I got up and over, but my ranger buddy was right behind me, and got stuck right where that—that rope, that bridging was, that you always felt like, oh, my God, I'm going to die. And she couldn't get over it. And I had shimmied down, and realized that she was stuck. And so I sat there for probably about an hour and a half, and just coaxed her into: "Okay, here's what you've got to do. Here's what it's feeling like. Just take your time; take a breath." And it was interesting, because, you know, everybody said, "If you wanted to, you can come back down the rope ladder. You don't have to go over it." But she—it took her a while, but she got the nerve up to get across and over.

And you know, I think to myself, why was that so easy for me? And a lot of it was just how Corvallis had set us up for success in being, you know, forced to take some of these challenges a bit earlier, yeah. Corvallis was wonderful. I loved going down to the main street. I don't know if they still have that little theater, you know, that little tiny theater, I think?

CP: The Majestic Theater?

JB: Majestic, the Majestic Theater, yeah. And went down, and you know, that was—that was a hang-out. Moe's? I think it's now The Beanery, or something, but Moe's was there. And you know, we would always hang out at Moe's. And you know, I went down King Street to Saint Mary's, which is the Catholic church down there, and that's kind of where we did our Sunday services. Yeah, I mean, Corvallis was lovely; it really was. And to go from Corvallis up to Albany, there was that outdoor drive-in theater. I don't know if that's still around or not. No? Took that down? And what's interesting is we would go out to the coast regularly, but I don't think once, in my years here as an undergrad—I don't think once I went to Eugene! [Laughs]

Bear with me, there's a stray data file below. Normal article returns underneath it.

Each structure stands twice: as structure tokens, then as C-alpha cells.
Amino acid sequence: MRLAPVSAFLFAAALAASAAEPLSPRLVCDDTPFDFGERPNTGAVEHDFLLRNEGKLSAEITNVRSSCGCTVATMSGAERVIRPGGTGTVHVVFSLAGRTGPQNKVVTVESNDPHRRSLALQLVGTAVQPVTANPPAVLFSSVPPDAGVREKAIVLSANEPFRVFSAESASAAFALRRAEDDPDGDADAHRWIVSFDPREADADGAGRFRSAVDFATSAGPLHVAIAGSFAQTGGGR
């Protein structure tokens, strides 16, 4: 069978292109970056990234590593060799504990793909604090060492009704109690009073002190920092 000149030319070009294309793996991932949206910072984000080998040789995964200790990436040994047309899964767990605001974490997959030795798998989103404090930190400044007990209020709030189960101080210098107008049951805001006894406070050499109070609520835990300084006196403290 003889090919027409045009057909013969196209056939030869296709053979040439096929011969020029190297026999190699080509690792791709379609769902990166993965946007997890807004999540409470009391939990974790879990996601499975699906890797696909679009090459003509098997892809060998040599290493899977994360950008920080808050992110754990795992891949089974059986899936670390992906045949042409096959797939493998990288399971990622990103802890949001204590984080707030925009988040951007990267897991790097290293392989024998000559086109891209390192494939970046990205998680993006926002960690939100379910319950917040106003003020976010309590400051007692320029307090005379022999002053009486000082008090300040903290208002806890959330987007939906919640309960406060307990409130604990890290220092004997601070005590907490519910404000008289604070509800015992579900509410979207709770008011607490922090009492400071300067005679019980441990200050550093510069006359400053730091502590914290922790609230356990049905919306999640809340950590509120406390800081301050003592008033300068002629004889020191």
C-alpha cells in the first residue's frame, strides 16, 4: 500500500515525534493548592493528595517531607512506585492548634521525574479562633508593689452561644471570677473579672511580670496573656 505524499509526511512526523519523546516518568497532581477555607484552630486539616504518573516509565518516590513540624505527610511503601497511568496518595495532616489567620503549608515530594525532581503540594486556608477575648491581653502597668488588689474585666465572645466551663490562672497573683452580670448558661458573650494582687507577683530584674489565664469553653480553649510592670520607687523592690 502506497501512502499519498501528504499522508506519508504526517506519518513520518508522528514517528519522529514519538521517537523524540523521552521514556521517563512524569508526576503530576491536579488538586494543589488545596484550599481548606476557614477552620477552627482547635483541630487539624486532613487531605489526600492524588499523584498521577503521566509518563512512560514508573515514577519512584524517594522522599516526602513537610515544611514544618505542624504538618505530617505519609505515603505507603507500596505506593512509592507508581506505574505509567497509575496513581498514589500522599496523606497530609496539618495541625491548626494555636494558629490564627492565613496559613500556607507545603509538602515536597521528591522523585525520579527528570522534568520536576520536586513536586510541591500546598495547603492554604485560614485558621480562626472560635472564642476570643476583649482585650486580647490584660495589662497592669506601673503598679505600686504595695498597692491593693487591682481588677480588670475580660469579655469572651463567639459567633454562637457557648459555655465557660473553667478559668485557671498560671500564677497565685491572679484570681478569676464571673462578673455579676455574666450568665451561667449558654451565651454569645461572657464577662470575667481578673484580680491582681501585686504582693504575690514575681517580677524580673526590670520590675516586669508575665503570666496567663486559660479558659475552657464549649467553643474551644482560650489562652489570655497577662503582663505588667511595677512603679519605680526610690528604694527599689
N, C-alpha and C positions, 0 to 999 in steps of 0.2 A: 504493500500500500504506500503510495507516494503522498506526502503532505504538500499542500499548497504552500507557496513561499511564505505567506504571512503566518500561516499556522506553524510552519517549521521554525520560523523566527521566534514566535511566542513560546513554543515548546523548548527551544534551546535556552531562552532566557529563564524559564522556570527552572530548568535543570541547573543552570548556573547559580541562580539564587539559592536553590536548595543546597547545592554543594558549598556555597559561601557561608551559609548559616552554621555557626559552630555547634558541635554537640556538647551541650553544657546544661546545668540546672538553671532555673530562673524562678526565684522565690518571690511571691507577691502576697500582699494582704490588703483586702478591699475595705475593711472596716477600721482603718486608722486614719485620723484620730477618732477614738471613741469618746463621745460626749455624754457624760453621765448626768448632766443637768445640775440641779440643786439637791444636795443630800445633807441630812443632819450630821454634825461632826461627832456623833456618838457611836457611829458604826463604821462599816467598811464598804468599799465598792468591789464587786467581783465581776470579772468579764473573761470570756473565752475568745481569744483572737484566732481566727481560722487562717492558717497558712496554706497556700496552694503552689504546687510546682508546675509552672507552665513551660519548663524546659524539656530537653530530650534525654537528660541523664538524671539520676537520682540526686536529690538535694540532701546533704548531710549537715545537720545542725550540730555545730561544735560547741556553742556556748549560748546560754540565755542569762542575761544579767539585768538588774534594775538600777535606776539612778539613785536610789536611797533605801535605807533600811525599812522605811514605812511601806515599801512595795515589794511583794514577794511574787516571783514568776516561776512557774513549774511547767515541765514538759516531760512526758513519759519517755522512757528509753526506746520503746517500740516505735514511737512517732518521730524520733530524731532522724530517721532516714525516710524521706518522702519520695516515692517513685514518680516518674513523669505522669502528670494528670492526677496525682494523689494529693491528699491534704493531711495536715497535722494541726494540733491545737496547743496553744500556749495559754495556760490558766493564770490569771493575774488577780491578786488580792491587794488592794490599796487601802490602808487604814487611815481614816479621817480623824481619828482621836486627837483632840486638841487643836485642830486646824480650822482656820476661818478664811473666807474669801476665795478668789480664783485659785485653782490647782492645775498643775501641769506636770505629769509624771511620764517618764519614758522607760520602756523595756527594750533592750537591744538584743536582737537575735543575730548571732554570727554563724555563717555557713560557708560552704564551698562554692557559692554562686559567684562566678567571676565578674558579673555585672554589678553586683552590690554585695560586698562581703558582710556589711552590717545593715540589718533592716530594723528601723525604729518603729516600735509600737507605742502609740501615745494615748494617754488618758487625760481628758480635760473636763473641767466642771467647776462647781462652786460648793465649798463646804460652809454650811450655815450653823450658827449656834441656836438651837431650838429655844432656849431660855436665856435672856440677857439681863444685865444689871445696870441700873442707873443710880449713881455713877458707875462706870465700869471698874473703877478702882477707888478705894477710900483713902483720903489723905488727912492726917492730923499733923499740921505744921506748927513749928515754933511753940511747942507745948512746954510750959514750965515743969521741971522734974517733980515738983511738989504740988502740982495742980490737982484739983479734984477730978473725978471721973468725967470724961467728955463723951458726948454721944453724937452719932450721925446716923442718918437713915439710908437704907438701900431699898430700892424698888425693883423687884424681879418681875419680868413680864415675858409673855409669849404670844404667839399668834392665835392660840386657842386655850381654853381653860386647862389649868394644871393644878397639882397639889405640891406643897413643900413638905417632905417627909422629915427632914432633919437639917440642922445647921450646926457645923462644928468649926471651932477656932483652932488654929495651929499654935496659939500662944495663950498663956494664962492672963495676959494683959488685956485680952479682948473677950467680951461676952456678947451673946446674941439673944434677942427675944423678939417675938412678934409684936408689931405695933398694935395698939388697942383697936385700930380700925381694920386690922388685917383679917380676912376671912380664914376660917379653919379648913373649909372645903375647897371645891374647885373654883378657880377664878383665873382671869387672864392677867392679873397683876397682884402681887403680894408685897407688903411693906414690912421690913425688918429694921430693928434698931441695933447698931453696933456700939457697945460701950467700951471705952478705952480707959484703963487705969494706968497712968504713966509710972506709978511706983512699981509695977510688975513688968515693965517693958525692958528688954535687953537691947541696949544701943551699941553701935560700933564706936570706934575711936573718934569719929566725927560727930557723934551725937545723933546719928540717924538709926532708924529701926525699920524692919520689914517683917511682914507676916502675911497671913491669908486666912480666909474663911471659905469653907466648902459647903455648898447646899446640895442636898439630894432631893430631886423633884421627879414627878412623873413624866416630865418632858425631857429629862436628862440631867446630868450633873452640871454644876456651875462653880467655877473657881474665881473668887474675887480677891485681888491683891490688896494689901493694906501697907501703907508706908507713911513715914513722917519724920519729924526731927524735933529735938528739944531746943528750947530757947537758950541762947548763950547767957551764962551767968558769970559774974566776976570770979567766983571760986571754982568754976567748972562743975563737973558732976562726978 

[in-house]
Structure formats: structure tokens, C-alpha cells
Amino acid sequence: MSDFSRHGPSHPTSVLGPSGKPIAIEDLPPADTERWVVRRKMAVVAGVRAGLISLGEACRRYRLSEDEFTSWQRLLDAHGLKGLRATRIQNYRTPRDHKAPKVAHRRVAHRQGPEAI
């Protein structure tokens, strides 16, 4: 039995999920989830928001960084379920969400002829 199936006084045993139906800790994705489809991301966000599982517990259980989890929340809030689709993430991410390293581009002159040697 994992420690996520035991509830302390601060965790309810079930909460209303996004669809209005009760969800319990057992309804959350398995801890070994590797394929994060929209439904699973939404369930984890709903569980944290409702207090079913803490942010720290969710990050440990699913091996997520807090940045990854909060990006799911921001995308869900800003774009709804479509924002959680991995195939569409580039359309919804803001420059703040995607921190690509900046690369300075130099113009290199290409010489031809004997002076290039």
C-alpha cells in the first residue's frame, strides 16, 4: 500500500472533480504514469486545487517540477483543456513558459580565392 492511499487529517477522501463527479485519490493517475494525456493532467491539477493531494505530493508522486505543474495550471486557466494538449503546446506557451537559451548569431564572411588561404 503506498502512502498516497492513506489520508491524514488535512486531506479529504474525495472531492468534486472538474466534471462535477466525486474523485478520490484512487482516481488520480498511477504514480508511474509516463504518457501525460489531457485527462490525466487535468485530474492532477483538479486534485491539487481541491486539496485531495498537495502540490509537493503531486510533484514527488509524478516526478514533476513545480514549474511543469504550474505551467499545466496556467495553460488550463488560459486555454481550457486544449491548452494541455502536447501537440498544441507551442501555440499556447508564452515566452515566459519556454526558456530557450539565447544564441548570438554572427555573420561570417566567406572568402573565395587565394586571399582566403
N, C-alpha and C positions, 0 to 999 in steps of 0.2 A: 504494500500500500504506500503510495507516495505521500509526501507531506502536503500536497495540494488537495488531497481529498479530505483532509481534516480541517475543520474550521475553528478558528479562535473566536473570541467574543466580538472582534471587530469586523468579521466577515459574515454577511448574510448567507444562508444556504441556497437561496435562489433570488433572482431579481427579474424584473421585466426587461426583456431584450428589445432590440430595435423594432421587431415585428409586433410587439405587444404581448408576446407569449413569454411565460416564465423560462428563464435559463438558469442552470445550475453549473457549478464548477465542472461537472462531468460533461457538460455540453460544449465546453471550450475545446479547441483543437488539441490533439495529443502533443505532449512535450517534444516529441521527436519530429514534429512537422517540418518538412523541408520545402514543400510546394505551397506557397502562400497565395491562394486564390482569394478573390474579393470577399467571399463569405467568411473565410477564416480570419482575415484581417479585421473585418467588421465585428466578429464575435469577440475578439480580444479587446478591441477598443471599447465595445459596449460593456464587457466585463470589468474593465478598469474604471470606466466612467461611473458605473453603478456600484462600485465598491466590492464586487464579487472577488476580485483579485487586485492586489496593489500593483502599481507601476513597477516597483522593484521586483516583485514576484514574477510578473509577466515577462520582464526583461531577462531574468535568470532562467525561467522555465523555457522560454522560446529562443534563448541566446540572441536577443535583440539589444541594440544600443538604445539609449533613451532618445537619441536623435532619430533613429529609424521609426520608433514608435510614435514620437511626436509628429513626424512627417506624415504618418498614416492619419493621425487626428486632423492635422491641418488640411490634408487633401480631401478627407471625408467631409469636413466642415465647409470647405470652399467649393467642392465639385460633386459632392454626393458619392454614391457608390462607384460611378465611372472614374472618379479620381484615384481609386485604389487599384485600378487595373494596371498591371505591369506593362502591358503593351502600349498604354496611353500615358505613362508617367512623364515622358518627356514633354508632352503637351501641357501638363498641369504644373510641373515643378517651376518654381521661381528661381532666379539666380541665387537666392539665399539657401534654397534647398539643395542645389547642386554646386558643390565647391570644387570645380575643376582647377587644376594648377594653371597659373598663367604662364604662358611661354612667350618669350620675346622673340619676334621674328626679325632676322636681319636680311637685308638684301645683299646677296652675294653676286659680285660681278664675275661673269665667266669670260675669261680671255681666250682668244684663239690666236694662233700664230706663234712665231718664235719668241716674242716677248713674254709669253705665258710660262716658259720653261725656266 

CP: [Laughs] True Beaver.

JB: Yeah, that's right. That's right.

CP: Well, the university has changed quite a lot since the time you were here.

JB: It has.

CP: Can you comment on the change that you're observing since you've been back, and the future direction of the university?

JB: Right. I mean, you know, just the infrastructure you guys have put in here is pretty impressive. Reser Stadium? That wasn't around. That's amazing! Your Alumni Center here, CH2M Hill Alumni Center—beautiful! You're just set up a lot more for, you know, kind of a long term approach. And it just seems it's a lot more, you know, welcoming to community, to, you know, Beavers, and Beaver fans. I think that's really neat. Yeah, there seems to be some effort, as well, [40:00] on some of the buildings, at least I remember that were kind of falling into disrepair, to see them looking pretty nice. So, yeah, it's been—that's been kind of neat, kind of as a, you know, walk through, and seeing the difference on the campus. It's beautiful.

CP: Yeah. And the last question I have for you is: what has it meant to you to be an Oregon State grad, and to be an Oregonian?

JB: So, it is kind of interesting. I'm an Oregon Guardsman, which, you know, we're part of the total force of the Army. When people ask me, you know, what branch Army? And I said, "I'm Oregon National Guard." And it's always kind of funny, because it's not U.S. Army. It's not Army National Guard; it's Oregon National Guard. And one of the things my dad always said is, you know, "In the military at least, especially in the Guard, if you can come from your home state institution, it really makes a difference."

And it's interesting; in the Oregon Guard, you know, we've divided into kind of, I'll call it, two and a half groups. You've got the Beavers; you've got the Ducks. And then you've kind of got those other schools out there. And there's a camaraderie that you get from that, that's special. It's close-knit. It's fun. There's some competition in there. It's just, you know, there is something beautiful about belonging to your state, having an identity with your state. And everywhere I go, when they find out I'm from Oregon, those people who've visited here just say, "Oh, that's where I want to end up. I want to live in Oregon. I want to retire to Oregon. There's no more beautiful place than Oregon." And those who've never been there before said, you know, would ask, "Hah? Tell me more about Oregon." So anyway, it's a wonderful state to be from, and it's a wonderful state top return to. And so yeah, I'm very, very proud of my Oregon roots.

CP: Yeah. Well, we're glad to have you as one of us, too.

JB: Thank you. [Laughs] Thank you so much. What a lot of fun!